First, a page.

As the paratroopers made their descent, they were trying to navigate their landing in the dark. Many would die or would sustain severe injuries. The Germans had flooded fields to discourage planes from landing in the areas. Nevertheless, if a paratrooper landed in one of these fields, the weight of the equipment could hold them down, and they would drown. There was also the hazard of trees, and many soldiers who landed in trees became severely injured or died. Even if you managed to land safely, this did not mean you were safe. There were about 82 paratroopers who got captured by the Germans upon their landing and became prisoners of war.


    Mass drop of the 1st Battalion from Douglas Dakota aircrafts, Salisbury Plain, England, February 6th, 1944.

    Photo by Ed. Smith. Department of National Defence / National Archives of Canada, PA- 132785

    Many paratroopers became lost as the key navigation system, the "Eureka" homing beacons, failed to perform correctly. Because of the chaos of the deployment, many soldiers found themselves alone and lost. However, the Germans were also unable to confirm the actual drop zone of the troops, and German commanders held off on deploying their reserve units for many hours. Dazed and confused, these soldiers got it together in the chaos and managed to collect themselves, get organized and activate their unique skill sets. Canadian Paratroopers were able to recuperate and reassemble with their units if they could. Despite every obstacle put in the paratrooper's path, the battalion accomplished all its assigned D-Day objectives.

    There were about 541 paratroopers that jumped into Normandy. There was a large number of soldiers that went missing after they jumped. Paratroopers who landed far from the drop zone and sustained severe injuries would not be found soon enough and would die alone. Paratroopers experimented with a new kind of warfare. D-Day demonstrated that airborne soldiers could play a significant role in modern warfare. Many veterans were proud to be a part of the 1st Canadian Paratrooper Battalion as their overall efforts helped to distract and weaken the German defences allowing the landing forces on the beaches a better chance of success.

    Post by Alexandra Lyons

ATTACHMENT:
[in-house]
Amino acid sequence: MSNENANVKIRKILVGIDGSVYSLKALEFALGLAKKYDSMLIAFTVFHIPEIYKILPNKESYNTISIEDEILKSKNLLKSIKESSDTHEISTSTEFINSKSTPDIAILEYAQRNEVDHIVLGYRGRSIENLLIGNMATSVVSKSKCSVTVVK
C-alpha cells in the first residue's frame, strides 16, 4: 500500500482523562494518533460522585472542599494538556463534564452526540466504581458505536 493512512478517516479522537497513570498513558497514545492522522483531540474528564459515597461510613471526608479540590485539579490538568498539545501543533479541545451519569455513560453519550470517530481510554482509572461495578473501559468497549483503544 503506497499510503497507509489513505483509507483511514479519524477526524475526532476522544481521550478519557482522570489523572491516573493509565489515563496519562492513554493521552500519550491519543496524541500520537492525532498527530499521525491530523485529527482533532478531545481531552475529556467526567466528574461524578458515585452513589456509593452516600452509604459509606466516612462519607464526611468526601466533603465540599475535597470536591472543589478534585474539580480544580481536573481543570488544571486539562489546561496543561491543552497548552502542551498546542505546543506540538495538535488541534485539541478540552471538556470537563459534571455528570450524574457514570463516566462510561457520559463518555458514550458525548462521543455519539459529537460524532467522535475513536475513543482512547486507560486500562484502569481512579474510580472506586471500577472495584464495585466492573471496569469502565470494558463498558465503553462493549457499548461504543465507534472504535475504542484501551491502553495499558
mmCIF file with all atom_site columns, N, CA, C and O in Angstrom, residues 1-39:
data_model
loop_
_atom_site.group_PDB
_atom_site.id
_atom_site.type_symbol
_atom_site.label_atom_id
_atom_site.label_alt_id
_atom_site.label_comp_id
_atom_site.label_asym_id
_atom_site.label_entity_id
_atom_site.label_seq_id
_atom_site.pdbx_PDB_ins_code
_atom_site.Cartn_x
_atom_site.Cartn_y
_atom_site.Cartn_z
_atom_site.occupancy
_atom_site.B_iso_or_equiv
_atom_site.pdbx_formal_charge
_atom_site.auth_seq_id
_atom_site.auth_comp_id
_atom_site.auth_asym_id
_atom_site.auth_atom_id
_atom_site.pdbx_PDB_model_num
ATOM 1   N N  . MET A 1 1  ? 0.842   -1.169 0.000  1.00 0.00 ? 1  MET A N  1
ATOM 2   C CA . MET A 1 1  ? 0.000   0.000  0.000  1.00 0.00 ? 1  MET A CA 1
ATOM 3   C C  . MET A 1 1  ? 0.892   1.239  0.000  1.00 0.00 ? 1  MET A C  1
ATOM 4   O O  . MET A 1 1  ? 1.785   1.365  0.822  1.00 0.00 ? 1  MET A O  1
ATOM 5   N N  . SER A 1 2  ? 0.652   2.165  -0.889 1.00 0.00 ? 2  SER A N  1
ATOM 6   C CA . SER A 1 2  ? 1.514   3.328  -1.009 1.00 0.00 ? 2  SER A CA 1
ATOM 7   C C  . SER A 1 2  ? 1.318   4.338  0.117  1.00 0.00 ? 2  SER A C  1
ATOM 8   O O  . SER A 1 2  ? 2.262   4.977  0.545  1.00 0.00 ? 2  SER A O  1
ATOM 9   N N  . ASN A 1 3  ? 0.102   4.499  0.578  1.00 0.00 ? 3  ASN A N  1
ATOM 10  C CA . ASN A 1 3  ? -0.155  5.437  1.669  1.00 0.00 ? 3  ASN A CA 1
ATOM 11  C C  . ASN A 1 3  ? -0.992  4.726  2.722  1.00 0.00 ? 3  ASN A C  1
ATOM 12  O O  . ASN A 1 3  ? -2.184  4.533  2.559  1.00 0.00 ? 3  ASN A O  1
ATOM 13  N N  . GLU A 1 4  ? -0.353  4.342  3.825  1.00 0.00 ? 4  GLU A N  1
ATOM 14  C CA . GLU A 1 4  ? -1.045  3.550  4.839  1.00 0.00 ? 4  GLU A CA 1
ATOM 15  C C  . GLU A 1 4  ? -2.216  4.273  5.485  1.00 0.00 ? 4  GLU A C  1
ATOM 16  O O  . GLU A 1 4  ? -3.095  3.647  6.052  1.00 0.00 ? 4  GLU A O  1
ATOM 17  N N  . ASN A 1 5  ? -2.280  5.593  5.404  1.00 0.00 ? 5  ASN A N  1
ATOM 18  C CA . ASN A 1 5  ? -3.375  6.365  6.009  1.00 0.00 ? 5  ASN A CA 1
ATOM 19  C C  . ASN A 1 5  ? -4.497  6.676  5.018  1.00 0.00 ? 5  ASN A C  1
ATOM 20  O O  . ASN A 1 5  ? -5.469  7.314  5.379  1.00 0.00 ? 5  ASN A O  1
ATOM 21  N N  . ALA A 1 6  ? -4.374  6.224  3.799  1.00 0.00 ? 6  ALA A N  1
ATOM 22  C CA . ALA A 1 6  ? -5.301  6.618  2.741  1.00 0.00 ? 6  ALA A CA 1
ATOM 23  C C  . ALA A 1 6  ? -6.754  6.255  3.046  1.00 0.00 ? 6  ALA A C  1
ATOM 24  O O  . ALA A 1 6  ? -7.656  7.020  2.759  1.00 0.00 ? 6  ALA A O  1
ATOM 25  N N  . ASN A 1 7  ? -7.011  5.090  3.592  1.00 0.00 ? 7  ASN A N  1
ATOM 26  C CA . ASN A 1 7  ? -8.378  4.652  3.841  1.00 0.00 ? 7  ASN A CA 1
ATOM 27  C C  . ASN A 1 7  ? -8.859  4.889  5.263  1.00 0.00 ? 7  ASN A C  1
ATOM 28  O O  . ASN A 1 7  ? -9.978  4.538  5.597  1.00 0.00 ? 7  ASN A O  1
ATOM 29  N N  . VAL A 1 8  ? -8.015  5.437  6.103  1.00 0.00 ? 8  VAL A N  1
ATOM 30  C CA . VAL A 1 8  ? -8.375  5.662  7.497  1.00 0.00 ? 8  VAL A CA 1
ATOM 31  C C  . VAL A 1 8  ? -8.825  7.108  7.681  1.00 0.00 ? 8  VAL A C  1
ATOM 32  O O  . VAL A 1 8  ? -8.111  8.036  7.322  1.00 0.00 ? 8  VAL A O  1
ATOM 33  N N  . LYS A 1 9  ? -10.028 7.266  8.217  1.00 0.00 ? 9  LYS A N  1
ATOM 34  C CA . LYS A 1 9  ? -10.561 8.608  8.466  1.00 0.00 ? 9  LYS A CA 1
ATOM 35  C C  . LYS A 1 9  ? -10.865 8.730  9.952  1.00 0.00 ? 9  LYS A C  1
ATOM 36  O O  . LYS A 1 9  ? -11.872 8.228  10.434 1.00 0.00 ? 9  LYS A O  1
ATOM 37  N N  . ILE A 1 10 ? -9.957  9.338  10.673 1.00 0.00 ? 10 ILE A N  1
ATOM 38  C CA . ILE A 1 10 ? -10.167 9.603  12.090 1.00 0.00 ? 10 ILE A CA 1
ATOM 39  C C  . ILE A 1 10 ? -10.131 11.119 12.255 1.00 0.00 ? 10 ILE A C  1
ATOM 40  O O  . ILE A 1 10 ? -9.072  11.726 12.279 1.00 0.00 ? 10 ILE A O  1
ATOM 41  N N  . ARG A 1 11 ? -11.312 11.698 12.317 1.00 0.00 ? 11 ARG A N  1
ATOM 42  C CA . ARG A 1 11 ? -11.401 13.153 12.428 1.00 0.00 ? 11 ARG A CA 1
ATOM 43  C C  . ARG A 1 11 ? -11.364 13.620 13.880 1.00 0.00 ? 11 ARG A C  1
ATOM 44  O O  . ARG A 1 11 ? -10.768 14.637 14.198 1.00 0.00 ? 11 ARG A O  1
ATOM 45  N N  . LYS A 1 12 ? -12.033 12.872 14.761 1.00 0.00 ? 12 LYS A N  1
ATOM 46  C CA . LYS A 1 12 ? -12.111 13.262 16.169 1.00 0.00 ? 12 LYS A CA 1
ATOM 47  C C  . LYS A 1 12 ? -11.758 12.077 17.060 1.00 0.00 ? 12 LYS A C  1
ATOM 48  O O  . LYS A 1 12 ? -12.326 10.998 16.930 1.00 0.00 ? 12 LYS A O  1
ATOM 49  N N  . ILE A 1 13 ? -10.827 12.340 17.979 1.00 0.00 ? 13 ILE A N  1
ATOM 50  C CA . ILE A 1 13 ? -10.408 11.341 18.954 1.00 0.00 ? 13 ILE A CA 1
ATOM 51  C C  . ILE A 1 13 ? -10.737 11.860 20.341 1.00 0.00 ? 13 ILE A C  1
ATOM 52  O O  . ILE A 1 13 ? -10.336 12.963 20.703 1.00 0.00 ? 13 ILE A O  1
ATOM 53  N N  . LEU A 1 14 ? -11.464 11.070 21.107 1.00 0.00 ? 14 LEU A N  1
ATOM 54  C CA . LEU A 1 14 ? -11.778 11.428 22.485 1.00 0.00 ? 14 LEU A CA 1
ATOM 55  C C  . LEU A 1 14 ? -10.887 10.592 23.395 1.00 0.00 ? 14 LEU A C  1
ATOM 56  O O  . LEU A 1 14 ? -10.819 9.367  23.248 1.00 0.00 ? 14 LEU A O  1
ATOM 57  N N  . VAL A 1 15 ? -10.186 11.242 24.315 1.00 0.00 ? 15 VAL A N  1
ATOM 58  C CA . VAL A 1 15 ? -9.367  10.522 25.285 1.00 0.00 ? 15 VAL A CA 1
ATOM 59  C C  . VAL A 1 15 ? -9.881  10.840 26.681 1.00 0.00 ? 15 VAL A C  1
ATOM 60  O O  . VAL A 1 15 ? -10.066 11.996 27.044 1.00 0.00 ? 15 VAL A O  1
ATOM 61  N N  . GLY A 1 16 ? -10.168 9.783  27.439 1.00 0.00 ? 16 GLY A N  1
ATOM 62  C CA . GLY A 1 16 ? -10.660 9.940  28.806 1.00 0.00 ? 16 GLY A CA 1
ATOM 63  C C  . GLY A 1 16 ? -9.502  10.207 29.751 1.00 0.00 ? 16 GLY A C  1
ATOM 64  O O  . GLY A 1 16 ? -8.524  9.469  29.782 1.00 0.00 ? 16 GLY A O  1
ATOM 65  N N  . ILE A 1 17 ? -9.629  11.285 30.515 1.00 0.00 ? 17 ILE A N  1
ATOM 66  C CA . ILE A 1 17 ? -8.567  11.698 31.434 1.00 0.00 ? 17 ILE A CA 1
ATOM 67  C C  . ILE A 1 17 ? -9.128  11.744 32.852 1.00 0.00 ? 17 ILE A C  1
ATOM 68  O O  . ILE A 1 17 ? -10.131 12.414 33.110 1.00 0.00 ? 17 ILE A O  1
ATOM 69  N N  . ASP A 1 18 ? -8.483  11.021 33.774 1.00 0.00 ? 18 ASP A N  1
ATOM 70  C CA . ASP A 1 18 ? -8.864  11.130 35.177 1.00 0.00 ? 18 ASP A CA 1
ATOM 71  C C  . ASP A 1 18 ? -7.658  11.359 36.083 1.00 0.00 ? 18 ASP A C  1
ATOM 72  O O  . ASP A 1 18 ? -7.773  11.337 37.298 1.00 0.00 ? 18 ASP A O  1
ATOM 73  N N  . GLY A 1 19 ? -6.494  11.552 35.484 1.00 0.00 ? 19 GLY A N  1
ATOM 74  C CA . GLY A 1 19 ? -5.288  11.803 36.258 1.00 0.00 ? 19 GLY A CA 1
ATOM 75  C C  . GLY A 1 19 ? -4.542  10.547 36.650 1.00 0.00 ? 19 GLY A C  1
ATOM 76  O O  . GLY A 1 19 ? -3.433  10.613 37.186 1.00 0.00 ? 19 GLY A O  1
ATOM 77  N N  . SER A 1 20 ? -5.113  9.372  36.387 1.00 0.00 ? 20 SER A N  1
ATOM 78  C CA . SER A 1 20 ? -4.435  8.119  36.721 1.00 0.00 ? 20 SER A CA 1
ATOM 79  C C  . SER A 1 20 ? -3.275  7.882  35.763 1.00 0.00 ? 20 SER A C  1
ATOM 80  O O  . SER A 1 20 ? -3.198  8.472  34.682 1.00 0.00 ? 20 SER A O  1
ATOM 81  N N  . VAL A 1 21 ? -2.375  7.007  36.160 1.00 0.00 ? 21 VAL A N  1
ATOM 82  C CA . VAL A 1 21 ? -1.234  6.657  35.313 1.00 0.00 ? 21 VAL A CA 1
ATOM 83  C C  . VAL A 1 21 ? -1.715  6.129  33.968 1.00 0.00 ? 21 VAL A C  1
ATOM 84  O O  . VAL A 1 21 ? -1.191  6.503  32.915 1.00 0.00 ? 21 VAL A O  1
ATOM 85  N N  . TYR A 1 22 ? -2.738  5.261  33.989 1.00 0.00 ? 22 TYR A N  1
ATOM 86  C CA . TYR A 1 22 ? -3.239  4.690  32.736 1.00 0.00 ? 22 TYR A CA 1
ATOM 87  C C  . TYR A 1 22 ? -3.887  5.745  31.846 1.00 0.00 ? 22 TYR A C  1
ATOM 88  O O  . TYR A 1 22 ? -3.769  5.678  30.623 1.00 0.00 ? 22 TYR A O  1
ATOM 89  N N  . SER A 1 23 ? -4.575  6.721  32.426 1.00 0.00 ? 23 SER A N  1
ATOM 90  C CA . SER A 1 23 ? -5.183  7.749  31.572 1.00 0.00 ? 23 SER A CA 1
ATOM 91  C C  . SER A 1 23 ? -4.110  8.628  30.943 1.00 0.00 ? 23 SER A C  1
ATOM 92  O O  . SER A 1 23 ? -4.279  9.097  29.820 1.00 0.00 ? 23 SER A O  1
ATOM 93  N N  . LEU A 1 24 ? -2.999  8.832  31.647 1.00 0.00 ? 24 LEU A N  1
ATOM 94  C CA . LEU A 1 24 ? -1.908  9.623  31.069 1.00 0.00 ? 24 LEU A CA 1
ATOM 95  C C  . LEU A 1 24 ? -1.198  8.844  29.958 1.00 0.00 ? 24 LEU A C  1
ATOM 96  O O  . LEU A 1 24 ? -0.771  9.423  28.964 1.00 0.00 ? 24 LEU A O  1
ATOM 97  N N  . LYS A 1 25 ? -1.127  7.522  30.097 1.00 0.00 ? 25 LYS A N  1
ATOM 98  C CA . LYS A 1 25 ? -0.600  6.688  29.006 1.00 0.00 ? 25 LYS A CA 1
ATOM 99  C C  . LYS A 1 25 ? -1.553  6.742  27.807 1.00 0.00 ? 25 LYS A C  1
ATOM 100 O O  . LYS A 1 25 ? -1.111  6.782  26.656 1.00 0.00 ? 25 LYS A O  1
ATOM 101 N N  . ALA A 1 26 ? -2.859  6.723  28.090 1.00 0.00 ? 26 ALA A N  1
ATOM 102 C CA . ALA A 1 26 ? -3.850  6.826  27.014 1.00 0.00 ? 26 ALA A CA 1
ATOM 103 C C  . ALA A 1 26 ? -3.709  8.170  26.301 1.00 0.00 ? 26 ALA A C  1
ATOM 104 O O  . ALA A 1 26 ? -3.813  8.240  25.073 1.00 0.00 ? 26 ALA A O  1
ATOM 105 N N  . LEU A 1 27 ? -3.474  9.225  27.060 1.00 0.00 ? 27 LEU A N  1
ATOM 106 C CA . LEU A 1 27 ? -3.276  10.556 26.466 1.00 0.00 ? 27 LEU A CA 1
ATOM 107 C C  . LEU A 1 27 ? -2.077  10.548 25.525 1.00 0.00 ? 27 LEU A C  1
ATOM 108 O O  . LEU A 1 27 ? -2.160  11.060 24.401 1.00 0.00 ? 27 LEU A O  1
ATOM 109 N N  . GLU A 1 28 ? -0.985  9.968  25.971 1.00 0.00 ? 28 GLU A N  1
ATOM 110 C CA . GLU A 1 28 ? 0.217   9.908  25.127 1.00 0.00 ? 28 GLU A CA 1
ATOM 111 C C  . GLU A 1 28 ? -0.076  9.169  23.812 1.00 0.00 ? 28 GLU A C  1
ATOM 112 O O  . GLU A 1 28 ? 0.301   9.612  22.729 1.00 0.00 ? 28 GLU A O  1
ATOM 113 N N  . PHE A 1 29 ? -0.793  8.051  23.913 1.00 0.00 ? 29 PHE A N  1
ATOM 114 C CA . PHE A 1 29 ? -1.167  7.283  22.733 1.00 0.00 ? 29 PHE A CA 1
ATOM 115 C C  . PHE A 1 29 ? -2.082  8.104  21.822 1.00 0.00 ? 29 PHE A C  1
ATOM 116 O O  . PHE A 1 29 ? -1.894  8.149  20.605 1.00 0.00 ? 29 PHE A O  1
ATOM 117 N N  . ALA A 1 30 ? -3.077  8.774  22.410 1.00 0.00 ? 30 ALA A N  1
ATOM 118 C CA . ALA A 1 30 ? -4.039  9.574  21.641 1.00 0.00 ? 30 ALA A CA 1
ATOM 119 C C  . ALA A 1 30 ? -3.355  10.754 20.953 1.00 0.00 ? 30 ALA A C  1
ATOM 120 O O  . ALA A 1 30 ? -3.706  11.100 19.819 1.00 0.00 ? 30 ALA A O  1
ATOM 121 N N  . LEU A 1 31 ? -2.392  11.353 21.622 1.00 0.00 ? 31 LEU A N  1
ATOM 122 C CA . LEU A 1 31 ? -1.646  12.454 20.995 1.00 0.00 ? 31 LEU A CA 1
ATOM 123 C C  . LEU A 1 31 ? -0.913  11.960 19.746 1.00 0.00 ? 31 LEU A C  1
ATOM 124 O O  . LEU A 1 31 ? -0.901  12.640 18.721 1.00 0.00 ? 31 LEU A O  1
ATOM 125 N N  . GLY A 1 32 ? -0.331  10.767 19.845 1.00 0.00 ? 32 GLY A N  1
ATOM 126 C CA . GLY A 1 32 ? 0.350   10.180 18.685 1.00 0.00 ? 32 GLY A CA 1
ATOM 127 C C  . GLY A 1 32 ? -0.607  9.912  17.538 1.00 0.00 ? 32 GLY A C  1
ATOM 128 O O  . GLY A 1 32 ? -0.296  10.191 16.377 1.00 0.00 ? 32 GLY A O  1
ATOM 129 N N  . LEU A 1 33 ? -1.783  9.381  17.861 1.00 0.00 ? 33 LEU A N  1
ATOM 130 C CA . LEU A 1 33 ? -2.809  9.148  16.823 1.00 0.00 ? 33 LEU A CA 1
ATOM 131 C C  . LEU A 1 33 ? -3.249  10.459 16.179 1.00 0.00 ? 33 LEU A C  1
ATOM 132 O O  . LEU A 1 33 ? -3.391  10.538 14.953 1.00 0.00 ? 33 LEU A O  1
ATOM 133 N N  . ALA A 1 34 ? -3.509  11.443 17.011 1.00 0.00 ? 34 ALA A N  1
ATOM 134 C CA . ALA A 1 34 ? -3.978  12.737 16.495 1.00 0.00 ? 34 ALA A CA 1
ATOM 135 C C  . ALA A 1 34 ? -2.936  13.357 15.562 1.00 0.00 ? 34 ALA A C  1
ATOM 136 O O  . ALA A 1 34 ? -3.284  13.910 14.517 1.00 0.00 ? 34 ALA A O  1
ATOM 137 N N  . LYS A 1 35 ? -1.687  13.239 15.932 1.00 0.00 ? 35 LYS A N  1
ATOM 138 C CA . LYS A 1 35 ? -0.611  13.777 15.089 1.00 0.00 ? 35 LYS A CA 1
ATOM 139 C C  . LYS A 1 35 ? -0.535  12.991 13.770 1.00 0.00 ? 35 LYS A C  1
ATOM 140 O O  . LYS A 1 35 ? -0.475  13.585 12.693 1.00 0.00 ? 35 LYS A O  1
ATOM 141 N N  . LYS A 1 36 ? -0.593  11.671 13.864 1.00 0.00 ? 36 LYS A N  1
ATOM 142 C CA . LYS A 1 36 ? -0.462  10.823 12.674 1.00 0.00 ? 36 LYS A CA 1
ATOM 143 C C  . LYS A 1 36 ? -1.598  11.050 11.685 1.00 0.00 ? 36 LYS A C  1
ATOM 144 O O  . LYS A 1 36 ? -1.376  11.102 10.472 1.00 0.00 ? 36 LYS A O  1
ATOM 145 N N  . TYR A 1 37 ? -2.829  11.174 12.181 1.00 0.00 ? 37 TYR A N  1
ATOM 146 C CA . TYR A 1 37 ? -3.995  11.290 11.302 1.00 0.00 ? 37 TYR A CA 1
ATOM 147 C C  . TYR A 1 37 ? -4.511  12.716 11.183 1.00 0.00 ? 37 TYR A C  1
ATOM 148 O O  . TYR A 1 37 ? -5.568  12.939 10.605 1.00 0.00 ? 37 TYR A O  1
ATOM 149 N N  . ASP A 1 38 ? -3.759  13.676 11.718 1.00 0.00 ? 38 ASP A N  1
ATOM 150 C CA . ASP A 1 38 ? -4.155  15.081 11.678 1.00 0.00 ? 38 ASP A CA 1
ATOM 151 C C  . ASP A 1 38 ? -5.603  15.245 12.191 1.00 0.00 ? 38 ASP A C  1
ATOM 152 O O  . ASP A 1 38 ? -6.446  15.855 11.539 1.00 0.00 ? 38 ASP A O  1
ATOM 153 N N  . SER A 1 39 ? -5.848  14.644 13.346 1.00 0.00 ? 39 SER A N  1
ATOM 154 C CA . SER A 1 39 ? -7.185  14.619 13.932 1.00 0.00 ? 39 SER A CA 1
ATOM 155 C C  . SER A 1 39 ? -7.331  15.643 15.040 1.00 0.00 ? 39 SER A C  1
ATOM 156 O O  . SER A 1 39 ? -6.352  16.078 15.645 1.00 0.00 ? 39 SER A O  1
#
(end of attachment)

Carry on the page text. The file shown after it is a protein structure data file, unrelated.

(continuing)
Horne, Bernd and Wyczynski, Michel. “A Most Irrevocable Step: Canadian Paratroopers on D-Day, The first 24 hours, 5-6 June 1944.” Canadian Military History 13, 3 (2004): 15-32.

    “Canada In the Second Word War: 1st Canadian Parachute Battalion.” Juno Beach Centre.

    Horn, Bernd and Wyczynski, Micheal. Paras Versus the Reich: Canada’s Paratroopers at War, 1942-45. Toronto: The Dundurn Group, 2003

  • 2021-05-20 11:57 | Deleted user
     (Nikkei National Museum, A Street View of Tashme, BC, 1942, Alex Eastwood collection, 1994.69.4.27)

    Canada has a historical legacy in anti-Asian sentiment and is especially prevalent on the West Coast in British Columbia. Before 1942 about 95 percent of the Japanese population in Canada lived in British Columbia, and more than 75 percent were citizens. However, by the end of 1942, there were no Japanese Canadians within a 100-mile radius of the west coastal line. What changed? Under the Wars Measures Act, the Canadian government forcibly uprooted Japanese Canadians from their homes, families, and communities. In 1942, Japanese Canadians were considered enemy aliens when they were required to register with the government.

    There was little evidence actually to suggest these Japanese Canadians were enemy aliens. White British Columbian’s fear drove their hate, which triggered the governments’ reaction displacing 21,000 Japanese Canadians in the Second World War. The government chose to remove Japanese Canadians from the West Coast and forcibly put them in internment camps, separating families. 

    Imagine being told you have 24 hours to pack your life into 150 pounds per adult, and your children could only pack 75 pounds each. You do not know where you are going, how long you will be gone for, what will happen to the things you leave behind. You do not even have a grasp on the essentials you need to bring. Imagine having to explain what was happening to your children even though you were just as confused as them. Many Japanese women and men in 1942 did not have to imagine this scenario because they lived it. 


    (Nikkei National Museum, Building K, Men’s Dormitory – (Formerly Forum); Hastings Park, Vancouver, BC, Alex Eastwood collection, 1942, 1994.69.3.18)